There are widespread fears that INGOs are increasingly taking on a corporate character, due to the requirements of funding. Specifically, concerned individuals fear that corporatization will cause INGOs to favour donors over the impoverished communities whom they are meant to be helping. As a consequence, these organizations will little attachment to the community. INGOs therefore tend to create programs that have short-term, Band-Aid solutions, consequently sustaining poverty at a systemic level.

Additionally, the activities of INGOs are often project-focused. That is, INGOs seek to achieve one concrete goal. Once an INGO achieves this goal, they move on to another project, usually in another community. This approach may be effective in certain scenarios, particularly those of humanitarian and emergency aid. However, this project-based strategy is not as effective in empowering the poor and powerless over time. The empowerment of vulnerable groups is a long process. INGOs will often only take on one small portion of this large, interconnected challenge. An example of this is described in Dwyer’s 2011 book “Broke but Unbroken”. Here, a member of a grassroots movement states that a “partner” INGO only took on one very tangible project, while his movement “struggles for long-term issues that can last a whole lifetime.” Indeed, grassroots and social movement are inherently rooted in the interconnectedness and the causes of poverty in different communities. Although social and grassroots movements are often formed as a result of one particular problem, they do not, in Dwyer’s words, “abandon a movement once they’ve won what they set out to win but stay to fight for others.” In this sense, they very much differ from INGOs.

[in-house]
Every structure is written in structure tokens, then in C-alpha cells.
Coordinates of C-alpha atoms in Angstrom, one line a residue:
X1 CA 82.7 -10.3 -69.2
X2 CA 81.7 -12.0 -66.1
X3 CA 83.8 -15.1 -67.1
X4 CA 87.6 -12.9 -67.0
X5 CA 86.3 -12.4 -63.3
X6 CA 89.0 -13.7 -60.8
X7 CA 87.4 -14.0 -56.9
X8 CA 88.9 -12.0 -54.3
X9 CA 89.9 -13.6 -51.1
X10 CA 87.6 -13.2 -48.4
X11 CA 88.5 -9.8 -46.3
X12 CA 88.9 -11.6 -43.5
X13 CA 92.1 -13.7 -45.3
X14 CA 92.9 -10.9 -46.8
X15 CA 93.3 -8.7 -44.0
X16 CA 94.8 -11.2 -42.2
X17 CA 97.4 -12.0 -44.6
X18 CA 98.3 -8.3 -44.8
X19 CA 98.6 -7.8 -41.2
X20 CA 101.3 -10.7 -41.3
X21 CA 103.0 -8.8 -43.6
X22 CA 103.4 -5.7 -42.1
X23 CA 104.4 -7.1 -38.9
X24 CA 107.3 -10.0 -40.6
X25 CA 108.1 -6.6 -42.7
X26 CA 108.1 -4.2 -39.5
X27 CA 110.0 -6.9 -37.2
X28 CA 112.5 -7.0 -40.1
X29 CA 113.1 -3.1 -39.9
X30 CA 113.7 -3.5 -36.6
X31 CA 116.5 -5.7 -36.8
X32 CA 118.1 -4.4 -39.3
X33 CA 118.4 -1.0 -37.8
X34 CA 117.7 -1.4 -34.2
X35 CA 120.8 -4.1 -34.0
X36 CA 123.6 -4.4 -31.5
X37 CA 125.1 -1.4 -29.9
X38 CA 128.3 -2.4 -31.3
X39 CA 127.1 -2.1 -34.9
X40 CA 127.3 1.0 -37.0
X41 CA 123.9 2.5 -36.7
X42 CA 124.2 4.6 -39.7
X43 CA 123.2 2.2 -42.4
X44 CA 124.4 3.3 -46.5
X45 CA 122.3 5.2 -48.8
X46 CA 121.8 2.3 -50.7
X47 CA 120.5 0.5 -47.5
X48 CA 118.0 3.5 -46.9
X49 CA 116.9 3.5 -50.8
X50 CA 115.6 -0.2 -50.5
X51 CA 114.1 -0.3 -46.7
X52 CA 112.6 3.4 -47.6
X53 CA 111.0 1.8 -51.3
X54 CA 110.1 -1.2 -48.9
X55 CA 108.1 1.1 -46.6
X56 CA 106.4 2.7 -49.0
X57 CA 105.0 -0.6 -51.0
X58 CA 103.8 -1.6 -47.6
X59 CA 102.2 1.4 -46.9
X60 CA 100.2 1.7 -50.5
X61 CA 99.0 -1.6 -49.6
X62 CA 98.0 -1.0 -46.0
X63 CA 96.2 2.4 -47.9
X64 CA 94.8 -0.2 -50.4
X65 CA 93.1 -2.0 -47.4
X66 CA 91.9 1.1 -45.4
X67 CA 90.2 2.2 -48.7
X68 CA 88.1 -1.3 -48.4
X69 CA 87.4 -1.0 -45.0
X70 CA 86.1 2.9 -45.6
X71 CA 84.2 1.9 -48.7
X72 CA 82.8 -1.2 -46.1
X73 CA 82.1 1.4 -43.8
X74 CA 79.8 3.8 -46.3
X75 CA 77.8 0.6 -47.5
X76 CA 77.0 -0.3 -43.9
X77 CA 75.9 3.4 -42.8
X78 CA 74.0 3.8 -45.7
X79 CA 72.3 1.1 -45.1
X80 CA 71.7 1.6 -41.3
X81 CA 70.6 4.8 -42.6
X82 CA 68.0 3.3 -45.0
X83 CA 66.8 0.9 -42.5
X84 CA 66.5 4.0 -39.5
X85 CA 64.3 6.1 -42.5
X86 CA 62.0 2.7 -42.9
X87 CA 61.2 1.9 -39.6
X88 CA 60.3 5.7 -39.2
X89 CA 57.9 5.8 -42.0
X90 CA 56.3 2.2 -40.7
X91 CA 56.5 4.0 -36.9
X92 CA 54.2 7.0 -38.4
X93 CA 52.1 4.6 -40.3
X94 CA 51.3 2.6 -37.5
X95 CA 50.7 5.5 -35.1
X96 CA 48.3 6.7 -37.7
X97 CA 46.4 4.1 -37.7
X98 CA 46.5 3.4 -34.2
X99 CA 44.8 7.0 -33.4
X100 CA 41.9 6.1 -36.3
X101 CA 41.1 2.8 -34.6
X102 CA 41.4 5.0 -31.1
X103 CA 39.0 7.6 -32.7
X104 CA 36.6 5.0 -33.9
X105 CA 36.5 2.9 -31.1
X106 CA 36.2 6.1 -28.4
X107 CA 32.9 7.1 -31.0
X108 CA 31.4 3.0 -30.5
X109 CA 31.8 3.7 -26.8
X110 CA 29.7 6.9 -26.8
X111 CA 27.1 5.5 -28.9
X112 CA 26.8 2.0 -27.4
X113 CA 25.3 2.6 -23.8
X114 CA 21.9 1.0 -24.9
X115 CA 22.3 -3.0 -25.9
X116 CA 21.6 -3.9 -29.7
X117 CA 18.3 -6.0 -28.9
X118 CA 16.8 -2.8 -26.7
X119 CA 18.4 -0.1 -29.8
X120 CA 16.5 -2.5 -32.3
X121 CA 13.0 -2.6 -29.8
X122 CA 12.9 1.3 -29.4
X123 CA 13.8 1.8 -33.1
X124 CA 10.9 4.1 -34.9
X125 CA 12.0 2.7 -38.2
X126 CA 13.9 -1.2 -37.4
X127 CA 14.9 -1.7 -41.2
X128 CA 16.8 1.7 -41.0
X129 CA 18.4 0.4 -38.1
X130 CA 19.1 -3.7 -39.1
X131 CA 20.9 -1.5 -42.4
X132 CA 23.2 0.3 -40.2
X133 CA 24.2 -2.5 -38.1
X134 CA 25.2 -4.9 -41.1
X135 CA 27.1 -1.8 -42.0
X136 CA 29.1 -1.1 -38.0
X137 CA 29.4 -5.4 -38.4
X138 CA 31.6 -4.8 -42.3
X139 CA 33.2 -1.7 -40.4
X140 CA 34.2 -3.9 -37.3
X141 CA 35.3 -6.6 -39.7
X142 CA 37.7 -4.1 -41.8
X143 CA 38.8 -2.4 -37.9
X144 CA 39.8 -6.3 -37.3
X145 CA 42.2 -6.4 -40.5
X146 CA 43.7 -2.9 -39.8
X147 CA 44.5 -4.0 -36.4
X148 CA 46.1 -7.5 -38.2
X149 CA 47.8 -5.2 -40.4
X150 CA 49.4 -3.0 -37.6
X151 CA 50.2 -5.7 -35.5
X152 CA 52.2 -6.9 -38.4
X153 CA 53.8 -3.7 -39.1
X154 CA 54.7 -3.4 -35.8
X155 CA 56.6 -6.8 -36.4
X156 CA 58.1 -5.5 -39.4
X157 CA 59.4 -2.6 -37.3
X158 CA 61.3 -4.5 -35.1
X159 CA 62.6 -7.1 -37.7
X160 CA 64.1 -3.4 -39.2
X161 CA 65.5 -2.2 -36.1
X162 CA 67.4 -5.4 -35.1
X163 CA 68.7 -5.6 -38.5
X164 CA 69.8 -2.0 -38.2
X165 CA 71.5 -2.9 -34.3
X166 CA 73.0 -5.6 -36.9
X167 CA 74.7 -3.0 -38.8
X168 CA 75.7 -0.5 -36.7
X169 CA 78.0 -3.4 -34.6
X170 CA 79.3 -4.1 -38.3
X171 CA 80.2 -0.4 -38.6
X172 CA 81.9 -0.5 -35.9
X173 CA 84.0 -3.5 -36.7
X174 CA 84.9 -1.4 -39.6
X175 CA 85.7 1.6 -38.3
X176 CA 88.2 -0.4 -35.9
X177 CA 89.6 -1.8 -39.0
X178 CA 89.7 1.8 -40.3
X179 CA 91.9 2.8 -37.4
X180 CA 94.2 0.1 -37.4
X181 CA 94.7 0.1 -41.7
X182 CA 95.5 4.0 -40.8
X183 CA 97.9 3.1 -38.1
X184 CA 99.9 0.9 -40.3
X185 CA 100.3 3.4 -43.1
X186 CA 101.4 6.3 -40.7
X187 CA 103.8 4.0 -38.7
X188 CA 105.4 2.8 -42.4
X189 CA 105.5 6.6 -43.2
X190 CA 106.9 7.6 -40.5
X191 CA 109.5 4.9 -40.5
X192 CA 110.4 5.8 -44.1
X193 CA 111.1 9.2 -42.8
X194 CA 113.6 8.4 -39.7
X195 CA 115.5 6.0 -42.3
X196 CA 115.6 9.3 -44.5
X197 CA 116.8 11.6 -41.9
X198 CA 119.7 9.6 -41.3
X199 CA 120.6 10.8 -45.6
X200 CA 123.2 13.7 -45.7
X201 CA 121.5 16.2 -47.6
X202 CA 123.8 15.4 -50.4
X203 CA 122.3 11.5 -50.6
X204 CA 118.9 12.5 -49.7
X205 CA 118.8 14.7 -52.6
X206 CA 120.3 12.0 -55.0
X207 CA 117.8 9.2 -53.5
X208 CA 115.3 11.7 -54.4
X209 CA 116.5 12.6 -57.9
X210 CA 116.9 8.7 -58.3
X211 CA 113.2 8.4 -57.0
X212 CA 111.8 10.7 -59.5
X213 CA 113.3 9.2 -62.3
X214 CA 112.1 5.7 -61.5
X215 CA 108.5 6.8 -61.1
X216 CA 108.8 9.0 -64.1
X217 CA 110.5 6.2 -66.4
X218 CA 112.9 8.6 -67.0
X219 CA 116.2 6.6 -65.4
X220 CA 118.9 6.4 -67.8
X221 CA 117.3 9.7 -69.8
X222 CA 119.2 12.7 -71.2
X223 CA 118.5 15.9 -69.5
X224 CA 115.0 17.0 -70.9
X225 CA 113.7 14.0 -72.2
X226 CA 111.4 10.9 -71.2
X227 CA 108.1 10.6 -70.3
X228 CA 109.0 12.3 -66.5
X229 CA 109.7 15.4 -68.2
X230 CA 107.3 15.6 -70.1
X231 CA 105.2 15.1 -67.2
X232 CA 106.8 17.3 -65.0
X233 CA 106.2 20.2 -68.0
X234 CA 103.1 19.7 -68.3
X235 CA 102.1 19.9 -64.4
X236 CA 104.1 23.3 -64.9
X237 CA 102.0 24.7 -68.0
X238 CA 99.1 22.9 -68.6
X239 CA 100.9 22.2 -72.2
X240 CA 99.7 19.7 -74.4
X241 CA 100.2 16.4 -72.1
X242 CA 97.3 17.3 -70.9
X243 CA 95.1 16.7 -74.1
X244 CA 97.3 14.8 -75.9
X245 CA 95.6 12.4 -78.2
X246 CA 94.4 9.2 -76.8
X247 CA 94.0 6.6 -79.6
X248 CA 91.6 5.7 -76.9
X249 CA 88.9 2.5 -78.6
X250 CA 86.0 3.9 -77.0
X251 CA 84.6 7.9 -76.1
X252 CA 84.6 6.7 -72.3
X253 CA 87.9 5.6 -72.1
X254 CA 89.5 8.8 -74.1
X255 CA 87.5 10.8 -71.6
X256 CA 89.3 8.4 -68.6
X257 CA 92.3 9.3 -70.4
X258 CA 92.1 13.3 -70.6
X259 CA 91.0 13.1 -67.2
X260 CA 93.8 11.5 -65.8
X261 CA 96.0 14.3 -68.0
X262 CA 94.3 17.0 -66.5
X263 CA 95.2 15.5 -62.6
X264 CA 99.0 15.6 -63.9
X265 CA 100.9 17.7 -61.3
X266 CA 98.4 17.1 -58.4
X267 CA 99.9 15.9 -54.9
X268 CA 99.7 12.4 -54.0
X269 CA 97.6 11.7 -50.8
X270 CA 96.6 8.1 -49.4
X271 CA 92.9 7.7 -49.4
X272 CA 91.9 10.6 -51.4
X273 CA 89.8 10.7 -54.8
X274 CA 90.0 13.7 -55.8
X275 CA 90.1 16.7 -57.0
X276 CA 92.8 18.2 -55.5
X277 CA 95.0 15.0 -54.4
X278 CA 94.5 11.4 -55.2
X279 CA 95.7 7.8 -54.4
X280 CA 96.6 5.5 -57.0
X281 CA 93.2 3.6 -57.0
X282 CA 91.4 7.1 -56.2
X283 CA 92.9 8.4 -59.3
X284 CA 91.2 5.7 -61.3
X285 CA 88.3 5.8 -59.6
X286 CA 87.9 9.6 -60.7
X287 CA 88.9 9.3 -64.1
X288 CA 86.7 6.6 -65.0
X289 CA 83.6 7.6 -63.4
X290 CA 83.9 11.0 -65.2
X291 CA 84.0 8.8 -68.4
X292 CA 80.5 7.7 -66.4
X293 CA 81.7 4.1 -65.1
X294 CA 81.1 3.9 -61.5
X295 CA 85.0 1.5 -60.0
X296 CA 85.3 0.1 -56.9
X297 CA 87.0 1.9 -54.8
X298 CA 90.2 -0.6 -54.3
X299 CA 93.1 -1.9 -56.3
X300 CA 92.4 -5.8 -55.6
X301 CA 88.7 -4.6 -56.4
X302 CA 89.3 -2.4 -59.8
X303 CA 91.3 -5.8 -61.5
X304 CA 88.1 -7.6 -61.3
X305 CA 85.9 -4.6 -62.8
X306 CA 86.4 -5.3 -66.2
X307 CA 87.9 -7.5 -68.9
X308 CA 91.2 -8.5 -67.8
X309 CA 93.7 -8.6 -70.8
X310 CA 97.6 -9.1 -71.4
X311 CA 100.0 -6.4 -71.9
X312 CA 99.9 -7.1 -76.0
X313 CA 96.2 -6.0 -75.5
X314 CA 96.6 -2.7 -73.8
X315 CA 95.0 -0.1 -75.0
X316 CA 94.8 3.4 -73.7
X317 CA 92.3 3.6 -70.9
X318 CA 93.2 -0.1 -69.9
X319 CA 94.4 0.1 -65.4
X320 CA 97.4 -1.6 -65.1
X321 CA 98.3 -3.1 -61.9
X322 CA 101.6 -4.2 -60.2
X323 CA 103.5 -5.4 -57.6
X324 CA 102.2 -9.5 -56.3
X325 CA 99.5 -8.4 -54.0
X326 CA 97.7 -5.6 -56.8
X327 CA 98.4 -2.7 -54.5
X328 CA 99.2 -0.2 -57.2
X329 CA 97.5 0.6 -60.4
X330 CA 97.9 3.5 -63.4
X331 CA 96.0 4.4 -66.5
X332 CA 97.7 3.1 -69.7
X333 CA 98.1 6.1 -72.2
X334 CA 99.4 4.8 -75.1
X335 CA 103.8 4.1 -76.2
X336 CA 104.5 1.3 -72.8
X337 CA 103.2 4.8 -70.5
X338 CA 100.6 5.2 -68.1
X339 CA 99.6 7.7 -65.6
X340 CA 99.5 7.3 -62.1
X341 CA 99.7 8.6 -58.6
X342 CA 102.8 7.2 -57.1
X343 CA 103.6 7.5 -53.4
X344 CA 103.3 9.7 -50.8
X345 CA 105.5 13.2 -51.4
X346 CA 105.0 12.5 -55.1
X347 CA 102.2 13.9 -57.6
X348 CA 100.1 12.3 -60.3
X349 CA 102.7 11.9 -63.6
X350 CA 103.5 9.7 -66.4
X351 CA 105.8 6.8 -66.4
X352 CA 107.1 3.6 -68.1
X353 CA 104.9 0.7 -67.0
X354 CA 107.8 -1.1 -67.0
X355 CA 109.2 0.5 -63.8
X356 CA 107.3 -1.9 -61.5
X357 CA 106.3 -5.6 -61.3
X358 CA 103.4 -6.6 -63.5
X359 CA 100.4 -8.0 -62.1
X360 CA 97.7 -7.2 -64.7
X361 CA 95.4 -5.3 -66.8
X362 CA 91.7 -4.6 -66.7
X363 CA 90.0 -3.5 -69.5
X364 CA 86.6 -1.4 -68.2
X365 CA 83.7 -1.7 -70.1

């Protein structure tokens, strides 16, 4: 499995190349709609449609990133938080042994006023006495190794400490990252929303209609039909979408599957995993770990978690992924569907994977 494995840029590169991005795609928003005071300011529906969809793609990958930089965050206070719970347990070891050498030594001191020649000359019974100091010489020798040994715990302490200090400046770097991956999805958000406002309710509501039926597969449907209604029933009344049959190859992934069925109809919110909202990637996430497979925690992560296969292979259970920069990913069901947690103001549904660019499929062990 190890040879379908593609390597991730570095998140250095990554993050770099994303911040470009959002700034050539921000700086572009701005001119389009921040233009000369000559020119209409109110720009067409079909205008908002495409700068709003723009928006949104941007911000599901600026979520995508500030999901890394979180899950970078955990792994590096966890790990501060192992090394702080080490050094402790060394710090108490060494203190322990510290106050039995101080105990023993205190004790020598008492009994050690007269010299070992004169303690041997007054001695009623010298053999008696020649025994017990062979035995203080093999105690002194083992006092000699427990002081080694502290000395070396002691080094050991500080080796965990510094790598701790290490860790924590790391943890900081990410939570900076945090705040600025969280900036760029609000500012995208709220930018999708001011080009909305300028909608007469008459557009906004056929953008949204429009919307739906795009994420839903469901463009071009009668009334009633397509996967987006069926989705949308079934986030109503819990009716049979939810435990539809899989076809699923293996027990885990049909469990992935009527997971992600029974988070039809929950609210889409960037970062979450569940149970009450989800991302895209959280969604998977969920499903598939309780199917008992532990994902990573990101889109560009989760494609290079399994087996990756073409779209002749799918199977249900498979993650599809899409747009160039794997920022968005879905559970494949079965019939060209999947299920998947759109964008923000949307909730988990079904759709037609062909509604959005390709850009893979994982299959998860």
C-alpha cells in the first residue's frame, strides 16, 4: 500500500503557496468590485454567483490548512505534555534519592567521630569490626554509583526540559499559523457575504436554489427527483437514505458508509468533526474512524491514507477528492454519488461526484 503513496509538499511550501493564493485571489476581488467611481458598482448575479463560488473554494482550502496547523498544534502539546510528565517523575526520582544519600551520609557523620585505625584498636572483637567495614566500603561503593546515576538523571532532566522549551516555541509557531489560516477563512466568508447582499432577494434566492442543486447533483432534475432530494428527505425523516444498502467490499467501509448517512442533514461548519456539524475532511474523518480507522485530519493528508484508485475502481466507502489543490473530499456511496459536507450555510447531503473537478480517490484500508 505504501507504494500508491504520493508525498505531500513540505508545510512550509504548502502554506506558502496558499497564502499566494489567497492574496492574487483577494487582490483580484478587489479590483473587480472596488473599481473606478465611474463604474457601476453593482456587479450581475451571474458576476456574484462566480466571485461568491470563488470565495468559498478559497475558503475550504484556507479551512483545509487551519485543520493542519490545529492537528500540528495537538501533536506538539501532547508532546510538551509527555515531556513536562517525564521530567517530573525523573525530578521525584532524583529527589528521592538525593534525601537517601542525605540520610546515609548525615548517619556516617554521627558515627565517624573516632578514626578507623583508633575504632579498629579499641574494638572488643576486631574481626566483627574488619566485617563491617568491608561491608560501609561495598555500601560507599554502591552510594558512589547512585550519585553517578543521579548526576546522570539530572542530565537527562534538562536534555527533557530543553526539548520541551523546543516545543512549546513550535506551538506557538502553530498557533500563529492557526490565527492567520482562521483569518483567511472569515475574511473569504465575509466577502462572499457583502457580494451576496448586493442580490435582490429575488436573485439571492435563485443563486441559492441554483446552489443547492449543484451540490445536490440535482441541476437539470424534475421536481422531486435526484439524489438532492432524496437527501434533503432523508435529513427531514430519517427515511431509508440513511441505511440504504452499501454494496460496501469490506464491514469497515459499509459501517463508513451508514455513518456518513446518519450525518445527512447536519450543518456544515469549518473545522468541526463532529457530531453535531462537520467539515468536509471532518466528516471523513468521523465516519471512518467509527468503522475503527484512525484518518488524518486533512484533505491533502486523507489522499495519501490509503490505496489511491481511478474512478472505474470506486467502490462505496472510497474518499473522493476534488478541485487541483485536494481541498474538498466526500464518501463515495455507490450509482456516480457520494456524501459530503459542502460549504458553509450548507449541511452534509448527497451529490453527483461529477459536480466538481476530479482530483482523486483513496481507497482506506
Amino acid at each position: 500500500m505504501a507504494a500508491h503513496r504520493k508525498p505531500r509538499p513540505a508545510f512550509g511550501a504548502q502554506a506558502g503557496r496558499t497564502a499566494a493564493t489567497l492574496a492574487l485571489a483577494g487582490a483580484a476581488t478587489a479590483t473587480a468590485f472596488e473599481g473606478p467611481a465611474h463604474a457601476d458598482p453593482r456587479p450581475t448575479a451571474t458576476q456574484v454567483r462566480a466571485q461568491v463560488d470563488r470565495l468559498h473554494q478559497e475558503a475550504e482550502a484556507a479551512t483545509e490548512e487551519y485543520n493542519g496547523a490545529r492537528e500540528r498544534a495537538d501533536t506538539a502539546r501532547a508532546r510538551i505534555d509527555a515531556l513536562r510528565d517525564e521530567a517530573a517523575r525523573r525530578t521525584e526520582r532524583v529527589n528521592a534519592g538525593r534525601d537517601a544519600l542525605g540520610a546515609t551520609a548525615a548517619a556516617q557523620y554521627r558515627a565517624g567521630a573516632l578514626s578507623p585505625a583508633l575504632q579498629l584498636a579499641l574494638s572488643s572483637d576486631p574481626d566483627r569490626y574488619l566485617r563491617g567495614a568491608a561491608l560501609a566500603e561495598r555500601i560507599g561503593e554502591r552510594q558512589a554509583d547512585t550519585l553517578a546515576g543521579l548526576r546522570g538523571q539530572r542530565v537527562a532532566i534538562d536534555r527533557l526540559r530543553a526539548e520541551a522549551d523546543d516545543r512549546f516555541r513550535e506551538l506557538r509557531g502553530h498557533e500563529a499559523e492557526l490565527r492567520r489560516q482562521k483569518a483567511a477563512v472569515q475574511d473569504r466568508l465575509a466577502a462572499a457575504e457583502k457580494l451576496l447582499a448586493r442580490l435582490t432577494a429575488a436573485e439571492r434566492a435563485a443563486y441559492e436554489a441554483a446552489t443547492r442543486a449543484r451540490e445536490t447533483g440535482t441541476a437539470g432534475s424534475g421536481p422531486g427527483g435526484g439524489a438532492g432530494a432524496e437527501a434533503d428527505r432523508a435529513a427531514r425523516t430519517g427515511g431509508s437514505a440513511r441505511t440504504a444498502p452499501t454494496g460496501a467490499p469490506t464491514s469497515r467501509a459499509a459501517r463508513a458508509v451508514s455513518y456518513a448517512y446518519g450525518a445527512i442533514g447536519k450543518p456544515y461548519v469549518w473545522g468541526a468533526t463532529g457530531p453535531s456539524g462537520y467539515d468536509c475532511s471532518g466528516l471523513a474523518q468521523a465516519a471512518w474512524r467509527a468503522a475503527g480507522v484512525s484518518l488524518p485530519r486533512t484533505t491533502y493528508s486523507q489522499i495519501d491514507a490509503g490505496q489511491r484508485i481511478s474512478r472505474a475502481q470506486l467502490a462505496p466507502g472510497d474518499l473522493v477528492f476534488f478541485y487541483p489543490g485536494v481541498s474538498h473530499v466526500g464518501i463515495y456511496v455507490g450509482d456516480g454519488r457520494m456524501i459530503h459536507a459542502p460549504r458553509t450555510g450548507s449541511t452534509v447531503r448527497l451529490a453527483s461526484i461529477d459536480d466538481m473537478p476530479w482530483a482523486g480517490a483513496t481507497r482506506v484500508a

Due to the short-term nature of INGOs’ activities, their involvement in social and grassroots movements may enhance the success of one particular goal, while simultaneously undermining the achievement of other goals of the movement. Consequently, the poverty in these communities could be perpetuated by the existence of the INGOs, and the dependency that they cause. In particular, factors such as a reliance on INGOs for funding, a deepened dependence on INGOs based on short-term projects, or INGO ‘experts’ treating members of grassroots movements in a patronizing manner can all contribute to the disempowerment of impoverished communities.

Furthermore, the top-down nature of INGOs – meaning internal organization systems where directors and a board of ‘experts’ are the ones making the decisions – can have negative effects on poverty reduction as well. A top-down approach can place people who are incapable of grappling with the poor’s plight in charge of their wellbeing, constituting a clear clash. Grassroots and social movements often serve as proof that there is indeed a drive and creativity amongst the poor, and that given the proper resources, they can create innovative and lasting solutions to their problems. A bottom-up approach, with autonomy and independence from INGOs, results in self-directed development projects grounded in existing social and grassroots movements. Multiple authors have demonstrated that such initiatives can find success without the help of INGOs.